Welcome to Manins' truck camper project

The Refrigerator


The Camper was supplied with a 230 V Westinghouse 120 litre Bar Fridge, WIM1200SC (550W x 570D x 845H) modified by Caravan Refrigeration Service in Brisbane. They replaced the compressor with a Danfoss BD35F unit that runs off 12 V DC and changed the refrigerant from R600a (isobutane: ODP of 0, GWP of 3) to R134a (an HFC with ODP of 0, GWP of 1430! — see: Linde Group), which must have been done to be compatible with the Danfoss unit's lubrication needs.

Due to an unfortunate occurrence, the fridge died and its death was made terminal by a local refrigeration service agent. Not really such a tragedy since 230 V power is available in the camper, a 230 V fridge is much lower cost than a 12 V conversion yet consumes much the same energy, and the change of refrigerant was a retrograde step. Further, although the 12 V version of the fridge performed better than the Vitrifrigio we had in a previous motorhome, it still had a mind of its own, performing well for weeks at a time but then refusing to hold temperature until fully defrosted and restarted. In really hot weather the fridge proved to perform poorly with large variations of temperature from day to day and large variations within the fridge. Frozen vegetables at the back, cool at the front. An internal fan would have helped with the latter problem and this has been done (see below).


View in the left drawer carcase. Cooktop above, 15 A surface mount socket for the cooktop. Below is a 10 A surface mount socket for the fridge.

I have replaced the fridge with the same model Westinghouse Bar Fridge but this time unmodified and running off 230 V. The fridge has an energy rating of 1 Star, and has 117 litre capacity in the fridge, 3 litre in the freezer. Importantly, the condenser cooling fins are at the back so the fridge can be built into a small space. Achieving any energy star rating must be a good thing. Its coolant, isobutane (R600a), is butane "with added vitamins and minerals"; it has low environmental impact and excellent thermodynamic performance (10–20% better than R134a) and it is now the refrigerant gas of choice in domestic and small commercial refrigerators. The result is a fridge that uses less energy than one running R134a or any of the R40 range of numbers.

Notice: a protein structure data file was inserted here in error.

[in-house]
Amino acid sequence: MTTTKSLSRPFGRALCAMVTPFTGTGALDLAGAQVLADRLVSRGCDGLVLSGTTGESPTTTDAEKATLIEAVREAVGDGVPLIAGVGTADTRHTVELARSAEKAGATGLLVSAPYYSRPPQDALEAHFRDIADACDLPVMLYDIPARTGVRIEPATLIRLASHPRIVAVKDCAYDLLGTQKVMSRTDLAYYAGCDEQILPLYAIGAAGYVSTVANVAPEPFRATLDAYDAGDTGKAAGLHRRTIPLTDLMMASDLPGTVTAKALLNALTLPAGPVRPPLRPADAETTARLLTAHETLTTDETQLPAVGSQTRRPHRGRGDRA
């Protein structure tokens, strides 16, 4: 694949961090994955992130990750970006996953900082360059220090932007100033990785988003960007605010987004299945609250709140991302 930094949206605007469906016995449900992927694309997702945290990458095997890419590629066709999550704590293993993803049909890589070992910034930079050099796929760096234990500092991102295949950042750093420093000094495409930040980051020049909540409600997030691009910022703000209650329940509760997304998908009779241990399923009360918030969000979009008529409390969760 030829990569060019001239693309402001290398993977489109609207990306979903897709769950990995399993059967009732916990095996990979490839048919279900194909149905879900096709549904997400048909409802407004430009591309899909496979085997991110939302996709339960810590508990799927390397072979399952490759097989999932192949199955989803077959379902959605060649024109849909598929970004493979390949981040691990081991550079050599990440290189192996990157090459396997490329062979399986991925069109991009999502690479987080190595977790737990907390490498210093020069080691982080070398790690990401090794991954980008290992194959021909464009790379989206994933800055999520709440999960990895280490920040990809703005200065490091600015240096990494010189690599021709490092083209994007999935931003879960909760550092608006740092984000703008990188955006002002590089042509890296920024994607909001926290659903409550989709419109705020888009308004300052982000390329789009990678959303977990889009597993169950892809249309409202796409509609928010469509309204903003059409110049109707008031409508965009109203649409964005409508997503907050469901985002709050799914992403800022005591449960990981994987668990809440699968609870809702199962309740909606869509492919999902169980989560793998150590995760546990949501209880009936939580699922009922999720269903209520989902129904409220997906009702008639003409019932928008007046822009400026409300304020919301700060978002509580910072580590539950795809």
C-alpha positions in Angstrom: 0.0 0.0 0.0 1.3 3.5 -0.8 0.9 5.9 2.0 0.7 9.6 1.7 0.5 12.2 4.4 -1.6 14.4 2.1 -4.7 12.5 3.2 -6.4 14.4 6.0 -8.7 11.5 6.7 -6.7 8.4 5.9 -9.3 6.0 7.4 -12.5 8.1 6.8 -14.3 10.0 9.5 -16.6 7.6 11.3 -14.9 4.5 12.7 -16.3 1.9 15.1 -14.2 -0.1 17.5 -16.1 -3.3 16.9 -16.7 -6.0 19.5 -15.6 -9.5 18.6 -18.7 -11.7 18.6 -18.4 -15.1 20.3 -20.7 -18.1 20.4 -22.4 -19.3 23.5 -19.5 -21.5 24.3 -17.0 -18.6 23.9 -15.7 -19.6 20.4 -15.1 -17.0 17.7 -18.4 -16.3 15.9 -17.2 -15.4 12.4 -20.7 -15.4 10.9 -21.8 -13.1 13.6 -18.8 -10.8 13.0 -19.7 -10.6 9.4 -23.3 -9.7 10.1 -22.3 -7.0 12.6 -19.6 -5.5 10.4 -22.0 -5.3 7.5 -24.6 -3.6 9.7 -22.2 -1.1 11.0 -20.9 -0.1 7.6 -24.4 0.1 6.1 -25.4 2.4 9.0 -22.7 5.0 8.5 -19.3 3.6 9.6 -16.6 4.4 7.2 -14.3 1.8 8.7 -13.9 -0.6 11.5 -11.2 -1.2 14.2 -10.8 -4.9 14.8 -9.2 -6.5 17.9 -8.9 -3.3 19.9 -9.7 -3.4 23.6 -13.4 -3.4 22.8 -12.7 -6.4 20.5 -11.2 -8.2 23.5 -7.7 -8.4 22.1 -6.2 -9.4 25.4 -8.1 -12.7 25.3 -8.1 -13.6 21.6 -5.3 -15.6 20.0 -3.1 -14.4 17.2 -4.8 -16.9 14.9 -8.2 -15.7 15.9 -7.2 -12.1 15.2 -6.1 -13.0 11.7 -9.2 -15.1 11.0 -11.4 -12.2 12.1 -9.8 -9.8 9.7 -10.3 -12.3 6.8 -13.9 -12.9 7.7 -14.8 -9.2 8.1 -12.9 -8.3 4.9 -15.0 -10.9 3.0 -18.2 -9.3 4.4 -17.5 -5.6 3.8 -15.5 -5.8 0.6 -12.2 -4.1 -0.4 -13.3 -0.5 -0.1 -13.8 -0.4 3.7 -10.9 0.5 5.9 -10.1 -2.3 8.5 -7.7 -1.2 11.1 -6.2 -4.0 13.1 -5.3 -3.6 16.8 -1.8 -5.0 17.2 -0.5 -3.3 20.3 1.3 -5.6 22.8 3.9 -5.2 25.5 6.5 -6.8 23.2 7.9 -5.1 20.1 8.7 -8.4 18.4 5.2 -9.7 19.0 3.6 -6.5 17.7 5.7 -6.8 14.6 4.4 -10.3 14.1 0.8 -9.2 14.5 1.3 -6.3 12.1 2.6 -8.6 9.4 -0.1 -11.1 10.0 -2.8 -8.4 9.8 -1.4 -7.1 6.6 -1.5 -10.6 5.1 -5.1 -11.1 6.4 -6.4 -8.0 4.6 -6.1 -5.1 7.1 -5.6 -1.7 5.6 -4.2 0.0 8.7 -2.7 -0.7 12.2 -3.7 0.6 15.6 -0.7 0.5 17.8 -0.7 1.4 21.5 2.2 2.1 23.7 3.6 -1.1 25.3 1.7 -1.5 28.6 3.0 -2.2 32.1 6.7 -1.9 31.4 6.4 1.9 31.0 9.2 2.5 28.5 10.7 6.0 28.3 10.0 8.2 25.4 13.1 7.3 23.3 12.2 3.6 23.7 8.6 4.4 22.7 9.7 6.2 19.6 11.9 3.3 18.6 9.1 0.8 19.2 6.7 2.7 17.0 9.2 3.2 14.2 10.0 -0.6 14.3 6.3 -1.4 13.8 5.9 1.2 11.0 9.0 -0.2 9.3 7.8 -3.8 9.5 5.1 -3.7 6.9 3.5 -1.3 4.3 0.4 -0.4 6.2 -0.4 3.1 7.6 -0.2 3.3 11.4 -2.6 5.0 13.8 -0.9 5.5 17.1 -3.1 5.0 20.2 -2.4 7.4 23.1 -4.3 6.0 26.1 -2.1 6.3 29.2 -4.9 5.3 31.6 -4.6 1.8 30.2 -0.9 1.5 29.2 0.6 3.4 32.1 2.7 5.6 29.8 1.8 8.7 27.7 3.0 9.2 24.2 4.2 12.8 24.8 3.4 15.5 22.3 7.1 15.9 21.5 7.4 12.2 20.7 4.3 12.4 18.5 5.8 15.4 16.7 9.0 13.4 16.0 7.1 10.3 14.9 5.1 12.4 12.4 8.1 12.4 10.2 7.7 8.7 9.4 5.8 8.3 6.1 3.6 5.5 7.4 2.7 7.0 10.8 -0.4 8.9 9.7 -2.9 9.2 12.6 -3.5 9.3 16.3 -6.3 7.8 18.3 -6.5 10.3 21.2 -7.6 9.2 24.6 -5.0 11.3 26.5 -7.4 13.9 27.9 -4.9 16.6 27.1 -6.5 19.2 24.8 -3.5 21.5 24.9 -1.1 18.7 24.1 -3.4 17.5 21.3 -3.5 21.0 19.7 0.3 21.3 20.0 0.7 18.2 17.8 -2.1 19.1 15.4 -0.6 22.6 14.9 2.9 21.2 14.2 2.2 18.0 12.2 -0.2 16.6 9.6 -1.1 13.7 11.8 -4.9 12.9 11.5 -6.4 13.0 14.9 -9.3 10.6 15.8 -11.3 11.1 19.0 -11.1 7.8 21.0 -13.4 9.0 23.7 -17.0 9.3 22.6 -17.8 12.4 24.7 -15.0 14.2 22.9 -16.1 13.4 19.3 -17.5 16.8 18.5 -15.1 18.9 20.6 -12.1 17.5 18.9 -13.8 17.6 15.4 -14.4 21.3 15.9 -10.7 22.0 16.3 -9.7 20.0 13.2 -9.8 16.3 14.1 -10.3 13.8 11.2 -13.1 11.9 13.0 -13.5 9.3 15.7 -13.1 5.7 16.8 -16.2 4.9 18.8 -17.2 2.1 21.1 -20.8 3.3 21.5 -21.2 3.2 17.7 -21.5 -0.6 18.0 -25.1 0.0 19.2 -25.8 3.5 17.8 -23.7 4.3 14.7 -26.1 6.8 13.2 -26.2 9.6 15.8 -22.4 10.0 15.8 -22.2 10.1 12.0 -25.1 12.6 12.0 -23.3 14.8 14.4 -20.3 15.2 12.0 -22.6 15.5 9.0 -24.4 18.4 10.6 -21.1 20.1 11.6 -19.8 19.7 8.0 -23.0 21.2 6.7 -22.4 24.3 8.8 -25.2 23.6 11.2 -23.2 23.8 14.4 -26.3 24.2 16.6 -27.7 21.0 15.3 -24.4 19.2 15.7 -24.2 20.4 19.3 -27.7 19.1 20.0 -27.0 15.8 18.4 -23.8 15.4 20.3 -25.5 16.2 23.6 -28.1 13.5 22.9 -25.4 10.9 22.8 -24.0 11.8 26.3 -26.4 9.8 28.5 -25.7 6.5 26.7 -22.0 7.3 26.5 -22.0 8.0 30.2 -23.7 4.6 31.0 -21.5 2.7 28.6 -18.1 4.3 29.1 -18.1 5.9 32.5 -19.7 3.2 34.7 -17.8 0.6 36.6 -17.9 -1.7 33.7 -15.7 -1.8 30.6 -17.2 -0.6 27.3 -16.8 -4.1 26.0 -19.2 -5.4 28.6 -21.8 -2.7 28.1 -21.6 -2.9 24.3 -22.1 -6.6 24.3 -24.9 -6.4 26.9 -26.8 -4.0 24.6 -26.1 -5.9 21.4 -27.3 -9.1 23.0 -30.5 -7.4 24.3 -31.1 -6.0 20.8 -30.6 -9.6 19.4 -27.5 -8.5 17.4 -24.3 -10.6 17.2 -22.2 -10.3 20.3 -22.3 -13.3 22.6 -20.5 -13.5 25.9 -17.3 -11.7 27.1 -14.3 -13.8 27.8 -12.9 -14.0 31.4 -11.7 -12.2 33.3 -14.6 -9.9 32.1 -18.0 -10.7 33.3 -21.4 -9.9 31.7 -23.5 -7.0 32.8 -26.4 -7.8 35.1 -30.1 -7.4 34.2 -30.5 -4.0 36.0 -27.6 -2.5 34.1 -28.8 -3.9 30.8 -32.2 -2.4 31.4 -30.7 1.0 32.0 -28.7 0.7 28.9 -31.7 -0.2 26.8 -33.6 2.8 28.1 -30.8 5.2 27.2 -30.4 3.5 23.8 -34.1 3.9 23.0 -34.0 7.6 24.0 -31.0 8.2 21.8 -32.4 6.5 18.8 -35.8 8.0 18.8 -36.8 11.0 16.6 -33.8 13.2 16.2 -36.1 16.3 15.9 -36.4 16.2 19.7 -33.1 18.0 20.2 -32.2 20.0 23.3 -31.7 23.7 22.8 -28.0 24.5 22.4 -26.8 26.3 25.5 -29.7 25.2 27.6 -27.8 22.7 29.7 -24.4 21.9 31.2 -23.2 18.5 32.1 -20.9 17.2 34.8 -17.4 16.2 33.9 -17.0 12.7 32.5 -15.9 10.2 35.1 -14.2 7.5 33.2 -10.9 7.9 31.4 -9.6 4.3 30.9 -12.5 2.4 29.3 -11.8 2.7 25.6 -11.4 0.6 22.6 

The specified enegy consumption of the WIM1200 is 282 kWh/yr, which works out at 32.2 Wh/h or 2.4 A/h @ 13.2 V. This is about the same as a Danfoss BD35F fridge running half the time, but is for real-world conditions. Unlike the 12 V version, the unmodified fridge makes proper use of the rear "wet wall" feature and does not build up ice. So defrosting is not necessary – a real bonus when travelling. The user manual says the ice box should be defrosted when ice builds up to 4 mm thickness but this seems to take several months.

In service, the fridge draws 74 W when running but startup briefly requires up to about 660 W. These are much higher figures than for the Danfoss version of the fridge. A test over 12 hours with the fridge at 1..2°C and freezer at -12°C showed a consumption averaging 13.7 W or 1.05 A at 13.2 V. The fridge actually ran for 2 h 2 min of the 12 hours. I would have expected the 12 V fridge to run about half the time and average a little over 2 A at 13.2 V. The performance of the 230 V fridge is excellent.